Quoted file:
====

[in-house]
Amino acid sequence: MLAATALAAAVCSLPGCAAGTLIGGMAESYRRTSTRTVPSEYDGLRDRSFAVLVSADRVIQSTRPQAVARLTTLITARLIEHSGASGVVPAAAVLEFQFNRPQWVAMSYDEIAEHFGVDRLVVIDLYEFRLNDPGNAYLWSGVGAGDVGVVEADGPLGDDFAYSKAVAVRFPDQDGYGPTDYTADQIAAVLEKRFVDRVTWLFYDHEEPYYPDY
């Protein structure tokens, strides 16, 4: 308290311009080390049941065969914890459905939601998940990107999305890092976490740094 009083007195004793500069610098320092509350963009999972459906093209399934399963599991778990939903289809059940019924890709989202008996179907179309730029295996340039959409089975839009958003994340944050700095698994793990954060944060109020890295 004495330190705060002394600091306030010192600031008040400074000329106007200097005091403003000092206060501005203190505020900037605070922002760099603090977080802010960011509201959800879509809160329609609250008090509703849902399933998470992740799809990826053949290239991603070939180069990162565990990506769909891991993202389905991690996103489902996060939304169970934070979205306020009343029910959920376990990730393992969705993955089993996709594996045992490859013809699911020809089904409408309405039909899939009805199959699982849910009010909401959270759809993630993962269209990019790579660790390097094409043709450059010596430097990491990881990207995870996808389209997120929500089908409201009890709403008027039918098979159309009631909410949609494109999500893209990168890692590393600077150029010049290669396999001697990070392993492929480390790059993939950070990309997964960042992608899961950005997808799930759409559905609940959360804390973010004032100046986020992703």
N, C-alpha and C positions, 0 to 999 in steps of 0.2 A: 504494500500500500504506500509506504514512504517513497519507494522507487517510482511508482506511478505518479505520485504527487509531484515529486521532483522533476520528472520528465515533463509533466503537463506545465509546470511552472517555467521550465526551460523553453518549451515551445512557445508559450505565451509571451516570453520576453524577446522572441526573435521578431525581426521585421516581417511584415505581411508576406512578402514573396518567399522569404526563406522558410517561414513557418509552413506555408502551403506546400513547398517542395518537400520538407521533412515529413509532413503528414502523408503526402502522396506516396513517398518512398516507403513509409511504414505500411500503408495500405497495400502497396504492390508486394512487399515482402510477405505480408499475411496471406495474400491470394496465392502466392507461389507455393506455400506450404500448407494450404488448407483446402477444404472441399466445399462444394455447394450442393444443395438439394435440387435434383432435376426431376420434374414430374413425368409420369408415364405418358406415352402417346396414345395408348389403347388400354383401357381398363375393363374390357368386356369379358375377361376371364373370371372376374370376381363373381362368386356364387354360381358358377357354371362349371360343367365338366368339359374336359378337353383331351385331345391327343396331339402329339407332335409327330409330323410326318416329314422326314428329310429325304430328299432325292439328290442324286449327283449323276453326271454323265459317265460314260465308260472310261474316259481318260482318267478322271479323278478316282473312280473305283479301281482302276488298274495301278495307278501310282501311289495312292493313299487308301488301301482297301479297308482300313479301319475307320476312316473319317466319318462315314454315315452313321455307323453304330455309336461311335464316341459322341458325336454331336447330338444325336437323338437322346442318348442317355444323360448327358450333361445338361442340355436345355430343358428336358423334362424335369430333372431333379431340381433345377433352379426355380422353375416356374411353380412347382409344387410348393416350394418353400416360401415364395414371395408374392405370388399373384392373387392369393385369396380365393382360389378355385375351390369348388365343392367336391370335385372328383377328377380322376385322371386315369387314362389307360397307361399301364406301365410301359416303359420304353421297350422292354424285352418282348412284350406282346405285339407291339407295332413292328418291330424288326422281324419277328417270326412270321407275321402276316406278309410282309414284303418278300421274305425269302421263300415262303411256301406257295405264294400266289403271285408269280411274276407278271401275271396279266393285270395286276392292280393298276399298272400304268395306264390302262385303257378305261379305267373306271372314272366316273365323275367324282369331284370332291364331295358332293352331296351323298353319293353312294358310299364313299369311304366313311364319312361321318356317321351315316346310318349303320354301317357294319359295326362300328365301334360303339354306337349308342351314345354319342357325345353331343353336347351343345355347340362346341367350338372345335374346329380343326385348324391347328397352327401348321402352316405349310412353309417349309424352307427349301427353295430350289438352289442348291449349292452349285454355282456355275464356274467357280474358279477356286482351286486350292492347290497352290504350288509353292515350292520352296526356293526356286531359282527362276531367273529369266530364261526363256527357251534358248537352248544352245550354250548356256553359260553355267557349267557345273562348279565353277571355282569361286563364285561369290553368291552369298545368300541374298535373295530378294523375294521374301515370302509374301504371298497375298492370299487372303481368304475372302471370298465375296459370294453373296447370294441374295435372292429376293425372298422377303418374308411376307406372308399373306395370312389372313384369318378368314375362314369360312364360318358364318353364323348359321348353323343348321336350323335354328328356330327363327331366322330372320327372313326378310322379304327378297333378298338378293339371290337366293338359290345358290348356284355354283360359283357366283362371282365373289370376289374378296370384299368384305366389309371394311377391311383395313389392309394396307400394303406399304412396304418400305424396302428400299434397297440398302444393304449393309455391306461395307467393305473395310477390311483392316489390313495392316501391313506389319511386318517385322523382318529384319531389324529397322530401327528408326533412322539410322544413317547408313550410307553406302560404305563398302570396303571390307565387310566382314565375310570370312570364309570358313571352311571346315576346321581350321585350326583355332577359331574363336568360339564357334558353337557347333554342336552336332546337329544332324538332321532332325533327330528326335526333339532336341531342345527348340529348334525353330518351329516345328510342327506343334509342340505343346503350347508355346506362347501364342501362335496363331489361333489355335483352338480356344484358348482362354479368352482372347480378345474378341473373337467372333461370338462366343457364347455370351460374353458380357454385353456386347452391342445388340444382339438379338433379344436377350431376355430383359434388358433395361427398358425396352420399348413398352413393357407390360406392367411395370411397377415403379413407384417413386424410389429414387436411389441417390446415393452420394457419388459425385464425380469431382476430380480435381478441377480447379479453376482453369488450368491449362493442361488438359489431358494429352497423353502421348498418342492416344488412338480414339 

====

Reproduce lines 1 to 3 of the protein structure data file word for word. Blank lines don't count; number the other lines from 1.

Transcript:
[in-house]
Amino acid sequence: MLAATALAAAVCSLPGCAAGTLIGGMAESYRRTSTRTVPSEYDGLRDRSFAVLVSADRVIQSTRPQAVARLTTLITARLIEHSGASGVVPAAAVLEFQFNRPQWVAMSYDEIAEHFGVDRLVVIDLYEFRLNDPGNAYLWSGVGAGDVGVVEADGPLGDDFAYSKAVAVRFPDQDGYGPTDYTADQIAAVLEKRFVDRVTWLFYDHEEPYYPDY
């Protein structure tokens, strides 16, 4: 308290311009080390049941065969914890459905939601998940990107999305890092976490740094 009083007195004793500069610098320092509350963009999972459906093209399934399963599991778990939903289809059940019924890709989202008996179907179309730029295996340039959409089975839009958003994340944050700095698994793990954060944060109020890295 004495330190705060002394600091306030010192600031008040400074000329106007200097005091403003000092206060501005203190505020900037605070922002760099603090977080802010960011509201959800879509809160329609609250008090509703849902399933998470992740799809990826053949290239991603070939180069990162565990990506769909891991993202389905991690996103489902996060939304169970934070979205306020009343029910959920376990990730393992969705993955089993996709594996045992490859013809699911020809089904409408309405039909899939009805199959699982849910009010909401959270759809993630993962269209990019790579660790390097094409043709450059010596430097990491990881990207995870996808389209997120929500089908409201009890709403008027039918098979159309009631909410949609494109999500893209990168890692590393600077150029010049290669396999001697990070392993492929480390790059993939950070990309997964960042992608899961950005997808799930759409559905609940959360804390973010004032100046986020992703």